Republicans aren't talking about cutting taxes as the November congressional elections near, and that marks a change from an issue that's been at the GOP forefront since the days of President Ronald Reagan.
In a season dominated by the Islamic State, President Barack Obama's effectiveness, the continued Obamacare debacles and replacing Senate Majority Leader Harry Reid, Republicans are not devoting much time to their bellwether issue, Politico
"In a campaign, you talk about what people are interested in," Iowa GOP Sen. Chuck Grassley, the top Republican on the Senate Judiciary Committee, told Politico. "I keep notes on all my town meetings" and "tax cuts haven’t come up."
The change marks a "little-noticed boon" for Democrats this election season, Politico reports, and may even signal a change within the GOP.
Several Republicans said they were more interested in tax reform versus tax cuts, "a subtle distinction that has major political and policy implications," according to Politico.
Republicans can cut tax rates by overhauling the tax code, but other changes have to be made to replace lost revenue, possibly hurting many taxpayers, Politico reports.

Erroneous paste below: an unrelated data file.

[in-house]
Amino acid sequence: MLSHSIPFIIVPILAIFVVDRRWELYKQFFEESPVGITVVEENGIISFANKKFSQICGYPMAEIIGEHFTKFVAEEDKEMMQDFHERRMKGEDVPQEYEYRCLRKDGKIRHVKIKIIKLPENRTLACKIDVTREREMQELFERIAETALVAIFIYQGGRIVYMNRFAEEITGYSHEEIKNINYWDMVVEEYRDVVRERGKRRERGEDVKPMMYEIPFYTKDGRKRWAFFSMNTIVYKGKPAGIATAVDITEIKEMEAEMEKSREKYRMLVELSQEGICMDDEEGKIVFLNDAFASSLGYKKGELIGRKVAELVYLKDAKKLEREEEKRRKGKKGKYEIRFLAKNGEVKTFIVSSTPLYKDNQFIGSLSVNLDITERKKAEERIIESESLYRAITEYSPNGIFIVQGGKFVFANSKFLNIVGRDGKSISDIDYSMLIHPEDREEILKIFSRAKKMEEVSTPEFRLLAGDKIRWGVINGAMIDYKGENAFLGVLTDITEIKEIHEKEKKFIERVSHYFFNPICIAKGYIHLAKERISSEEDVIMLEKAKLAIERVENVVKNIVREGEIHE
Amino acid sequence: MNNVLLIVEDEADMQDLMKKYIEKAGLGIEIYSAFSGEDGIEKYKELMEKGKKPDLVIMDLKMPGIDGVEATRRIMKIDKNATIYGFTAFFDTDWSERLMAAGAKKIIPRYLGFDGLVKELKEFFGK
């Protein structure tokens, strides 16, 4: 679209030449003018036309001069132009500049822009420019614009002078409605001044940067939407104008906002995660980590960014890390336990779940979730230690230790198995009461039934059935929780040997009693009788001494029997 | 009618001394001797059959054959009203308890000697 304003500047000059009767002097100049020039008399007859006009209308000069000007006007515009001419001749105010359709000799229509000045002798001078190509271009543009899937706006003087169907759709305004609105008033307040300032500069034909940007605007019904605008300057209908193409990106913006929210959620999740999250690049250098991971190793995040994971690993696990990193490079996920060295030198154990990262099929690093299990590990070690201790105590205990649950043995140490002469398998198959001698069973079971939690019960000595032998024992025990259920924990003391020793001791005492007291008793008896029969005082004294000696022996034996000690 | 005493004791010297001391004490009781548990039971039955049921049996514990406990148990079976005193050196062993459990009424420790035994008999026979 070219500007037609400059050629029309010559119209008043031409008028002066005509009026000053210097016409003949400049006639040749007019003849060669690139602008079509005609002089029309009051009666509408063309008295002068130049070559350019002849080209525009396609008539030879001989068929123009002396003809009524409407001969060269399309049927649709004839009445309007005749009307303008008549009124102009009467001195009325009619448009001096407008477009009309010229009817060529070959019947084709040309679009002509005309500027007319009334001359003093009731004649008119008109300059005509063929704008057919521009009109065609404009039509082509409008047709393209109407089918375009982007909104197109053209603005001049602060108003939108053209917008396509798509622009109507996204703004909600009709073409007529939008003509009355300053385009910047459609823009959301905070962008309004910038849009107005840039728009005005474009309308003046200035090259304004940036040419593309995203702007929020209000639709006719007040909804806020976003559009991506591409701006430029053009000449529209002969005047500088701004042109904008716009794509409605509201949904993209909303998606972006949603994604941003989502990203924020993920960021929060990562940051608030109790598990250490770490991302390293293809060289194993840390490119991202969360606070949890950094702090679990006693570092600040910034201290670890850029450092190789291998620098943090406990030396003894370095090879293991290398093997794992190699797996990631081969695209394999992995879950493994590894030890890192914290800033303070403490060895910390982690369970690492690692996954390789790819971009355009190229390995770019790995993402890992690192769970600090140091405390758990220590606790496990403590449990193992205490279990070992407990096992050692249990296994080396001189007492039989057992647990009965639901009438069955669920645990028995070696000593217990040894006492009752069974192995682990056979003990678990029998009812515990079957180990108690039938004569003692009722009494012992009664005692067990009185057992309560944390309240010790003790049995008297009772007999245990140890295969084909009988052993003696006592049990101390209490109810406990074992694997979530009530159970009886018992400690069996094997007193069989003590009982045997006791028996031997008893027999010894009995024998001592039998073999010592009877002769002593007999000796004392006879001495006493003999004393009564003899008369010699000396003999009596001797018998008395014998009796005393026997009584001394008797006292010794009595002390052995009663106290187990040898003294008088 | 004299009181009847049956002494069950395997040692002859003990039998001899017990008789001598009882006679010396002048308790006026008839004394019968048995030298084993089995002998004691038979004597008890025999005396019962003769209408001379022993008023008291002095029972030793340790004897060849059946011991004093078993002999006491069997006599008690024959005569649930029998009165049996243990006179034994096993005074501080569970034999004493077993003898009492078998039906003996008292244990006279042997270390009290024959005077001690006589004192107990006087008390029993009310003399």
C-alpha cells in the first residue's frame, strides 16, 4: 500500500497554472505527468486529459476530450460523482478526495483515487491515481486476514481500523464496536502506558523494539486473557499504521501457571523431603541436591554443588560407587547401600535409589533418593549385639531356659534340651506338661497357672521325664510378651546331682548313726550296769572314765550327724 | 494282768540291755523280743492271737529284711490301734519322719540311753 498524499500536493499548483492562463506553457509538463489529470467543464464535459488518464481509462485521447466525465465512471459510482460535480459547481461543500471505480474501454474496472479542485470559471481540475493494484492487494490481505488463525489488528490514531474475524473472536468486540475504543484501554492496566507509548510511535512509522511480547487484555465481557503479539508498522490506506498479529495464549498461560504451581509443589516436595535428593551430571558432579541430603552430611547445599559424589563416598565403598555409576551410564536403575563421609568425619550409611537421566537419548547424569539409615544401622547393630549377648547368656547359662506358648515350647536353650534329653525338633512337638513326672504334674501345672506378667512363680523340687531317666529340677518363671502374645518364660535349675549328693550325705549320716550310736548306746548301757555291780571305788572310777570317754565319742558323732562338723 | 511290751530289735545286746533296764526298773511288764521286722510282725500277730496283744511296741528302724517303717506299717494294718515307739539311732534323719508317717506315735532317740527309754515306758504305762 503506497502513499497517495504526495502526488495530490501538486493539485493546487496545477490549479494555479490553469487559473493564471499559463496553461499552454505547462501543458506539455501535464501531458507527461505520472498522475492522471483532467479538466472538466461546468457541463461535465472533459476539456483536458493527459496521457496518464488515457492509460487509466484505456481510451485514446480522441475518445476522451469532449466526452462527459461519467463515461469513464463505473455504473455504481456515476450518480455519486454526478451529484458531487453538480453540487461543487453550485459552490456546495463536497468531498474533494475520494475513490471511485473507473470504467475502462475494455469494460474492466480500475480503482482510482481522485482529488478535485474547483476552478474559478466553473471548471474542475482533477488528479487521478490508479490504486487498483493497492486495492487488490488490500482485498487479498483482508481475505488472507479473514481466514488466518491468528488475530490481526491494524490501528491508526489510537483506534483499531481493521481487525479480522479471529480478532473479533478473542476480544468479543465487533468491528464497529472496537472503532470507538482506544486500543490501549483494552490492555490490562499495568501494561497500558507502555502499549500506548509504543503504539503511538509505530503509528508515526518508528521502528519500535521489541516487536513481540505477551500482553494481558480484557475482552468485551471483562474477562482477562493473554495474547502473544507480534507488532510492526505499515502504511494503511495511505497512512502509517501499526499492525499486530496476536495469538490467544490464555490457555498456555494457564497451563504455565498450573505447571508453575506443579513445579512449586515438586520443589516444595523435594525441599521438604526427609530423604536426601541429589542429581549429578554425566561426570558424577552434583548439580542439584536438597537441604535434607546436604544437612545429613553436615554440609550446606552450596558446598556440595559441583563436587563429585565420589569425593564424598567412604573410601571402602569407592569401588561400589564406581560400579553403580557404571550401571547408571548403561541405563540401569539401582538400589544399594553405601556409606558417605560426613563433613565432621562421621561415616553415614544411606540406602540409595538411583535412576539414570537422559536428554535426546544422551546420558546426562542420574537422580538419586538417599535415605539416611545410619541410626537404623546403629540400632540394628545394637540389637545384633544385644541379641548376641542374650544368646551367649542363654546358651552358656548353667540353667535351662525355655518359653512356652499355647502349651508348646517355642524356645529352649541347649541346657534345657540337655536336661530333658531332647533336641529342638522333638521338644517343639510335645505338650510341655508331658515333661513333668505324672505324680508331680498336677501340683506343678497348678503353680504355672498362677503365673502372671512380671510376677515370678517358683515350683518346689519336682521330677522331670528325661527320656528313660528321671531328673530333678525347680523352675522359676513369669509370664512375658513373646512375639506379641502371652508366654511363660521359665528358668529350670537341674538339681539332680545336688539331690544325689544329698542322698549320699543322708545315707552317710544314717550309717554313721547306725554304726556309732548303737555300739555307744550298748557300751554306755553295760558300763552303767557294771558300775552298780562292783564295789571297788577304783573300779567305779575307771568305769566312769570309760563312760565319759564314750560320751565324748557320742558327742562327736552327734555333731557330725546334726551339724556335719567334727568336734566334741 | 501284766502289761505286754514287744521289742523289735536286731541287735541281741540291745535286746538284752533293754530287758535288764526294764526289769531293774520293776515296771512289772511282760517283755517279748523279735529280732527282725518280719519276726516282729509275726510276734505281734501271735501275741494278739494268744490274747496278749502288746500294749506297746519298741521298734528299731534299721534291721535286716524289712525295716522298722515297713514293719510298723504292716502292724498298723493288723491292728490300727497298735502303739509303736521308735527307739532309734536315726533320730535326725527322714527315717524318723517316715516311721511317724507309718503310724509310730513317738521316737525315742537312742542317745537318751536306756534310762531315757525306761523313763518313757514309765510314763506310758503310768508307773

"We have to stop being one-trick ponies," said California Rep. John Campbell, a member of the Republican Study Committee. He also is the fourth-ranking GOP member on the House Budget Committee.
"I want to see taxes come down, but it’s not a panacea,” Campbell said. "It won’t cure all our ills. We can’t say tax cuts will cure this, cure that and cure the other thing, because it’s just not credible.
"The purpose of tax reform is not to cut revenue to the government or to cut taxes, it’s to grow the economy," he said.
Oklahoma Rep. Tom Cole said: "People are more concerned with what’s fair and necessary in taxes than they are about an individual tax cut or tax increase for themselves."
South Carolina Sen. Lindsey Graham described the new GOP stance on taxes this way: "The era of tax reform and overhauling the tax code is replacing [an emphasis on] numbers. A flatter tax with less deductions is the new mantra."
Grover Norquist, president of Americans for Tax Reform, explained that Republicans are not talking much about taxes this election season because the media has focused on so many other issues.
"Do I wish everybody would talk about taxes all day?" he asked Politico. "Yes, in the same way that ministers wish everybody would read the Bible all day.
"But am I reasonably happy that the congregation has a Bible and knows what they’re doing? Yes."
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